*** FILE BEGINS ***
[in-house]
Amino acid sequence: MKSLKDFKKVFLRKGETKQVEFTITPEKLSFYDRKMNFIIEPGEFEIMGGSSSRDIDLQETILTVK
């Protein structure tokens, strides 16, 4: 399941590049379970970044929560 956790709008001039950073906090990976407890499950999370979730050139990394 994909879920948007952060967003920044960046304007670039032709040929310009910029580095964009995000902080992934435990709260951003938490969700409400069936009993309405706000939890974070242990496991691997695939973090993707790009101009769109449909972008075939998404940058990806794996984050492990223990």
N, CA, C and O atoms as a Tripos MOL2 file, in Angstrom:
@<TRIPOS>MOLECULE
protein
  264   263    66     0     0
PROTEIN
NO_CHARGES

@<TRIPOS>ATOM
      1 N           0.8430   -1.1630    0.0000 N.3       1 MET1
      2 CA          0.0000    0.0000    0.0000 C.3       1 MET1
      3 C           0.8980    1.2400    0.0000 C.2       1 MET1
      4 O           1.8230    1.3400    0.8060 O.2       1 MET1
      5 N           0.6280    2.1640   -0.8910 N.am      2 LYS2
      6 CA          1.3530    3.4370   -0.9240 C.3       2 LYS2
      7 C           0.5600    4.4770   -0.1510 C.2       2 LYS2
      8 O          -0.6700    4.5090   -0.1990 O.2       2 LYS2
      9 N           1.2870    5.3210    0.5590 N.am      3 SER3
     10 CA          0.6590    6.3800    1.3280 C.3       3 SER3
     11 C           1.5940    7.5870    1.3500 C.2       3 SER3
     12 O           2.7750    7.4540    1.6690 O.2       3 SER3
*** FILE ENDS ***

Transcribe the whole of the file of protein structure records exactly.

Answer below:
[in-house]
Amino acid sequence: MKSLKDFKKVFLRKGETKQVEFTITPEKLSFYDRKMNFIIEPGEFEIMGGSSSRDIDLQETILTVK
């Protein structure tokens, strides 16, 4: 399941590049379970970044929560 956790709008001039950073906090990976407890499950999370979730050139990394 994909879920948007952060967003920044960046304007670039032709040929310009910029580095964009995000902080992934435990709260951003938490969700409400069936009993309405706000939890974070242990496991691997695939973090993707790009101009769109449909972008075939998404940058990806794996984050492990223990």
N, CA, C and O atoms as a Tripos MOL2 file, in Angstrom:
@<TRIPOS>MOLECULE
protein
  264   263    66     0     0
PROTEIN
NO_CHARGES

@<TRIPOS>ATOM
      1 N           0.8430   -1.1630    0.0000 N.3       1 MET1
      2 CA          0.0000    0.0000    0.0000 C.3       1 MET1
      3 C           0.8980    1.2400    0.0000 C.2       1 MET1
      4 O           1.8230    1.3400    0.8060 O.2       1 MET1
      5 N           0.6280    2.1640   -0.8910 N.am      2 LYS2
      6 CA          1.3530    3.4370   -0.9240 C.3       2 LYS2
      7 C           0.5600    4.4770   -0.1510 C.2       2 LYS2
      8 O          -0.6700    4.5090   -0.1990 O.2       2 LYS2
      9 N           1.2870    5.3210    0.5590 N.am      3 SER3
     10 CA          0.6590    6.3800    1.3280 C.3       3 SER3
     11 C           1.5940    7.5870    1.3500 C.2       3 SER3
     12 O           2.7750    7.4540    1.6690 O.2       3 SER3